In my Embodied Meditation program this past weekend, I became very interested in the way that words and stories limit or halt the experience of my body in yoga and movement. Our teacher, Bobbie Ellis, asked us to move deep inside our bodies, allowing the sensations space and time to unfold. It was harder than I expected to release the judgment, the conclusions that pounded up against the door of my consciousness: "Your hip's sore because of the hike yesterday." "You're too full. You shouldn't have had that scone." The stories poured in faster than I had time to process them, each abruptly halting tinglings of sensations, reductive and dismissive, or perhaps interesting and lovely - but completely disconnected from my actual experience. A cosmos of experience in my body, shrunk down to an imposed and rigid cast, mindlessly flung atop it.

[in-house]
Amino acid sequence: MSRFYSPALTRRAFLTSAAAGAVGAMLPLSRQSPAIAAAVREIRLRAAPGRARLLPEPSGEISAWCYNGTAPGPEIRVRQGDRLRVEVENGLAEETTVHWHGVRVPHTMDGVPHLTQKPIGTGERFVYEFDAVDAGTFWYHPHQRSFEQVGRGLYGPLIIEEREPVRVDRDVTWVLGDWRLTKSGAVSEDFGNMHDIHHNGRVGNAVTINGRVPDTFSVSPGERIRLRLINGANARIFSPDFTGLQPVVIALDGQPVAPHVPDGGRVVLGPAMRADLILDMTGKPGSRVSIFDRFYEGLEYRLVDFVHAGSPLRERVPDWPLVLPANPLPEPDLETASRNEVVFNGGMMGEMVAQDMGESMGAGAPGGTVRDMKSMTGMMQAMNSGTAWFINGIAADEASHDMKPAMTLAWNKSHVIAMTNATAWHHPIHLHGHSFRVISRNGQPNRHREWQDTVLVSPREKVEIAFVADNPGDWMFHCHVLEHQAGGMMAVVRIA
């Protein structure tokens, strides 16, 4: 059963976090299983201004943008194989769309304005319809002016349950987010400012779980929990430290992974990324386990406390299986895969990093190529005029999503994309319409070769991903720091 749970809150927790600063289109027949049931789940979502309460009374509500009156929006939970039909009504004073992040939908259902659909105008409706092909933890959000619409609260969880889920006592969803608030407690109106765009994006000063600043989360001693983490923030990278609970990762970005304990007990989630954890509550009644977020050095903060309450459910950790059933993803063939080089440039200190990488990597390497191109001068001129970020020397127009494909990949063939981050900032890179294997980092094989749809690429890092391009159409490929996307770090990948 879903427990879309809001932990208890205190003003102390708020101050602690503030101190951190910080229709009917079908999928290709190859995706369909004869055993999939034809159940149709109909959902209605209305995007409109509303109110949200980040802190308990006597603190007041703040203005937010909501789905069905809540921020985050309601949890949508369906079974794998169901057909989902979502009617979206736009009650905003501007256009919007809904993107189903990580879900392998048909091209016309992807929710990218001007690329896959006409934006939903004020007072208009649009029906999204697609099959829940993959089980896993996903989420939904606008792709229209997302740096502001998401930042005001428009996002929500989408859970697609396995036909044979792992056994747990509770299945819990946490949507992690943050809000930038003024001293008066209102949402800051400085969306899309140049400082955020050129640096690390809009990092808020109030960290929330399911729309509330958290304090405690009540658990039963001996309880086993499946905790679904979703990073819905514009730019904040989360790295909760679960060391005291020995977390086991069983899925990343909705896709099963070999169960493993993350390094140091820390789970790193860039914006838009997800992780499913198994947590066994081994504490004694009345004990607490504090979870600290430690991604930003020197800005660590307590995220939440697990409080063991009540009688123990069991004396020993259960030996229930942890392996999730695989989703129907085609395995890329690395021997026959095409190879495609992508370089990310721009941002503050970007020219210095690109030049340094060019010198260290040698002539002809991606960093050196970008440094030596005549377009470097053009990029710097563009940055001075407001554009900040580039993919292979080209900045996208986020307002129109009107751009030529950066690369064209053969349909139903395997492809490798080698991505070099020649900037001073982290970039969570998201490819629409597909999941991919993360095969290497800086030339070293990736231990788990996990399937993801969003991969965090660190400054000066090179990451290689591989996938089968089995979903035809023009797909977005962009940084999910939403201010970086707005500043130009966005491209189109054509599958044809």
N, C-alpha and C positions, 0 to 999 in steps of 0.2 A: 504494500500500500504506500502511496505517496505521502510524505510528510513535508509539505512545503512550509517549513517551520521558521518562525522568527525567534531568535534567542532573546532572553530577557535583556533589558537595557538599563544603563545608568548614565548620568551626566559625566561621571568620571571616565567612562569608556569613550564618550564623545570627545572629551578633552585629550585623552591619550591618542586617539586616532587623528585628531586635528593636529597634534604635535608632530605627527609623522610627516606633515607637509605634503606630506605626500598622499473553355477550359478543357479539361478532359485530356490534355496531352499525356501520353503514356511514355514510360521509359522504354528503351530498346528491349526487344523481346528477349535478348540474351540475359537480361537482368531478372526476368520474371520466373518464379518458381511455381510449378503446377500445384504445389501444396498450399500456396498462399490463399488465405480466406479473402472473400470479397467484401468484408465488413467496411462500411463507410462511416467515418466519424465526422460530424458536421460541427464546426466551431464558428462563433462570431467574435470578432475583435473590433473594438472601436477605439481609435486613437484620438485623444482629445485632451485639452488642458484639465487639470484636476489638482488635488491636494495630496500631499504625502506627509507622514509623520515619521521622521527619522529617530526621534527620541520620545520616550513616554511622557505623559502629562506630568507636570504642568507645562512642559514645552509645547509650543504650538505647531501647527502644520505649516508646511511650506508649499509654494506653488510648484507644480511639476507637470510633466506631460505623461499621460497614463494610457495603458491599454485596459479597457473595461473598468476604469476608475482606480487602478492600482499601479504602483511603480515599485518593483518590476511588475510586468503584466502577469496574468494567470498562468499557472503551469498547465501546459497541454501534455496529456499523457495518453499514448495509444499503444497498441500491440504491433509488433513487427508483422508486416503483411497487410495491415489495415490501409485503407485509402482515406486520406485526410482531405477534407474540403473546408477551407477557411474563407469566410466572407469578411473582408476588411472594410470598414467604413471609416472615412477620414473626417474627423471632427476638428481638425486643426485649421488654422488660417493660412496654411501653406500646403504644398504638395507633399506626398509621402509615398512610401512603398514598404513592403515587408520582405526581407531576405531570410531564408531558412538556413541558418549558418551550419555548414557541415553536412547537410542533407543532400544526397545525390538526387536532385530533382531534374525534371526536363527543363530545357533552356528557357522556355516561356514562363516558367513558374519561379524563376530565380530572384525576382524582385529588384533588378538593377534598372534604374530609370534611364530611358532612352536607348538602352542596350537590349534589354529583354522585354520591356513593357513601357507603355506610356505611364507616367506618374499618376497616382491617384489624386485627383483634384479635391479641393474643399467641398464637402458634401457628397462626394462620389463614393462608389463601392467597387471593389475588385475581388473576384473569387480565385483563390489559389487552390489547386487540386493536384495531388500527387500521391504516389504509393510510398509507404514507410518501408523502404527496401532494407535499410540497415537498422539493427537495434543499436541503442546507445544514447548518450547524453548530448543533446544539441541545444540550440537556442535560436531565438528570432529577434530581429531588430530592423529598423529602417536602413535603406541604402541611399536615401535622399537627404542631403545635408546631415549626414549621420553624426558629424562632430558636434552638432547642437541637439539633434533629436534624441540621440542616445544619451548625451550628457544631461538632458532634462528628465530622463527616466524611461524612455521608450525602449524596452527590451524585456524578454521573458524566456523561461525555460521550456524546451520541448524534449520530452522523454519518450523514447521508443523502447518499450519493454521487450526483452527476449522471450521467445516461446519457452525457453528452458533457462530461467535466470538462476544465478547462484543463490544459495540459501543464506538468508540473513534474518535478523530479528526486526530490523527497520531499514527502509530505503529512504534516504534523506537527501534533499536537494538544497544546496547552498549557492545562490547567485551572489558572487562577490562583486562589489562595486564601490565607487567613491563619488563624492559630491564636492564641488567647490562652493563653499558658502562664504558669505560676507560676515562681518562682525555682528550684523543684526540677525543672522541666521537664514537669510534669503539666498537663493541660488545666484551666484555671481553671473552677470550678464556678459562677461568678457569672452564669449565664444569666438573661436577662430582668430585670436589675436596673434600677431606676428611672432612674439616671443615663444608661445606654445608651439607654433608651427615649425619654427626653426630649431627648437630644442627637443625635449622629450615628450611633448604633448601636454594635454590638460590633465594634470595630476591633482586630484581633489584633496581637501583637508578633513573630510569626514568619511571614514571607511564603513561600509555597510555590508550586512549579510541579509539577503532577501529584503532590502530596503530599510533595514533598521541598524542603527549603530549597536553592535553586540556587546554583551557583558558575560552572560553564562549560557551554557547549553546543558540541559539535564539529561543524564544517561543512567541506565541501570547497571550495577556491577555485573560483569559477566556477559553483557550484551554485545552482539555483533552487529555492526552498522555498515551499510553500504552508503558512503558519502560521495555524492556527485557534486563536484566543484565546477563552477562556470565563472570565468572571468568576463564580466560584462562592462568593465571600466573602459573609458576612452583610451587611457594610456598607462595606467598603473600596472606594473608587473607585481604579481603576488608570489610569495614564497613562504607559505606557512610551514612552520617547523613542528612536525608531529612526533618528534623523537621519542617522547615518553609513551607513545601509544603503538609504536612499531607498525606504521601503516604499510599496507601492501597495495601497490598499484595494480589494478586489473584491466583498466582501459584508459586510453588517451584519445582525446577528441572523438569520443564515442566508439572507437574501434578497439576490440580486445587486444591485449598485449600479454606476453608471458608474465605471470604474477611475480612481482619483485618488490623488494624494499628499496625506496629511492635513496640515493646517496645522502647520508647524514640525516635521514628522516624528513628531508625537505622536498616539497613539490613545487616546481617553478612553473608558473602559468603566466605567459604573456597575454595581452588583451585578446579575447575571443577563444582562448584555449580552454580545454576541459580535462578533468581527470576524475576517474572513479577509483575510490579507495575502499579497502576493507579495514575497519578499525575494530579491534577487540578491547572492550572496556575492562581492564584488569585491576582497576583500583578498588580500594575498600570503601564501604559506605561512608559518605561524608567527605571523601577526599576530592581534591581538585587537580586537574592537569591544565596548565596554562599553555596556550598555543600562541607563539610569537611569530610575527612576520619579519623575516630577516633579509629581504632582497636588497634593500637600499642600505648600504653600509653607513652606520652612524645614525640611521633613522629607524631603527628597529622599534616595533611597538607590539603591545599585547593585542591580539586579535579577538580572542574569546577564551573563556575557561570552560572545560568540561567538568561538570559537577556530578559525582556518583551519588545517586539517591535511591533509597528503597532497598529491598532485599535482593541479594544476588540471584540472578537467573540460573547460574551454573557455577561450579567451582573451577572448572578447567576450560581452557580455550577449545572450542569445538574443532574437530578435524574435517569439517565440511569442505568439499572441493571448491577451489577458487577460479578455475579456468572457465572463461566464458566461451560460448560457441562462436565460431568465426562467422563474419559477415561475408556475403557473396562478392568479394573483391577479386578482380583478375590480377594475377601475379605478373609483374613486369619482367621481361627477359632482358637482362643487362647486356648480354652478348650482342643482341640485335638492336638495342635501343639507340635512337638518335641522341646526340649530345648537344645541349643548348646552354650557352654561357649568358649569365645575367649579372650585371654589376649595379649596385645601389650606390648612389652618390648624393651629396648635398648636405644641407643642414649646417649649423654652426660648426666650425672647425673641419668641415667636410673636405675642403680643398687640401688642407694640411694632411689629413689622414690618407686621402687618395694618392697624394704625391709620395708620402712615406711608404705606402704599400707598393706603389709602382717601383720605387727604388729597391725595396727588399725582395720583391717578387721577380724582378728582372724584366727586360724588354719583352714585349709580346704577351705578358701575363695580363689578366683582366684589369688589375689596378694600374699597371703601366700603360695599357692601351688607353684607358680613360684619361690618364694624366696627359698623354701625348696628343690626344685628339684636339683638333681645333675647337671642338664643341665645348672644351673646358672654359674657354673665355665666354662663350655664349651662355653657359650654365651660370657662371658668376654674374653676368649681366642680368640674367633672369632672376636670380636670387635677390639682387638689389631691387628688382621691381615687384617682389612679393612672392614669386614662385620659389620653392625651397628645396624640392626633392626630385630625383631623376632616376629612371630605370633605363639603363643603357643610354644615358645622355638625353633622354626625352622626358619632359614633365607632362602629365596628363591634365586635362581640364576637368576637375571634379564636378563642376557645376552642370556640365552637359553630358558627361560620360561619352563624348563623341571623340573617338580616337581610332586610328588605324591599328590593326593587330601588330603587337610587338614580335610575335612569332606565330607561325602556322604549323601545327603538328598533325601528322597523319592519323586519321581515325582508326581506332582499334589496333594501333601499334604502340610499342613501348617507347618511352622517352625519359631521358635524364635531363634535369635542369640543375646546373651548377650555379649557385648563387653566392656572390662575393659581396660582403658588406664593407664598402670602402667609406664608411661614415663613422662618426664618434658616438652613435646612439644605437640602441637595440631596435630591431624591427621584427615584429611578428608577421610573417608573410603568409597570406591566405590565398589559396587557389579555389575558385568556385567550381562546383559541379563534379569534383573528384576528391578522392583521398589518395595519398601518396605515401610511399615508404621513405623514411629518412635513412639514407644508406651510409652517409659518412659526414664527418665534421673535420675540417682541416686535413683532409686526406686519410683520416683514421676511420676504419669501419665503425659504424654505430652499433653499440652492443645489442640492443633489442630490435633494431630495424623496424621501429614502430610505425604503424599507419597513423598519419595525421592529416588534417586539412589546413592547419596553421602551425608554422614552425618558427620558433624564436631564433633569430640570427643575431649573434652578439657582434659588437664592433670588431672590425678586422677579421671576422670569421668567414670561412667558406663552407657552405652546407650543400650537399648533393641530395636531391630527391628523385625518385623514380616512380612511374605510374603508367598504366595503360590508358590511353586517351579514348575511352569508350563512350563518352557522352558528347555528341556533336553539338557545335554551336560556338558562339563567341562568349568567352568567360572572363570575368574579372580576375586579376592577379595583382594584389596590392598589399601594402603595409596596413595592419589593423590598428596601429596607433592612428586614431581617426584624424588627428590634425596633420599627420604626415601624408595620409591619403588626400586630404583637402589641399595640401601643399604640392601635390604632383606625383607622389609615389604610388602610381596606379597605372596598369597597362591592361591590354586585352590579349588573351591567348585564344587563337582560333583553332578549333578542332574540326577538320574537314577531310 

It's hard for me, with my immense love for words, to imagine them as villains. And so I seek to imagine a new way of being. One that's expansive, with enough room for all the layers of wisdom inside my body, blossoming out love and intelligence and health, space for the mind to be quiet and rest. I imagine words might just find a new home there, allowing dead symbols to sprout wings and horns, halos and antennae, dance with music and light and color, and breathe life again.
Today, as I tripped over language, working to express this desire to my friend, she smiled and said: "Oh, you mean art." I think I do.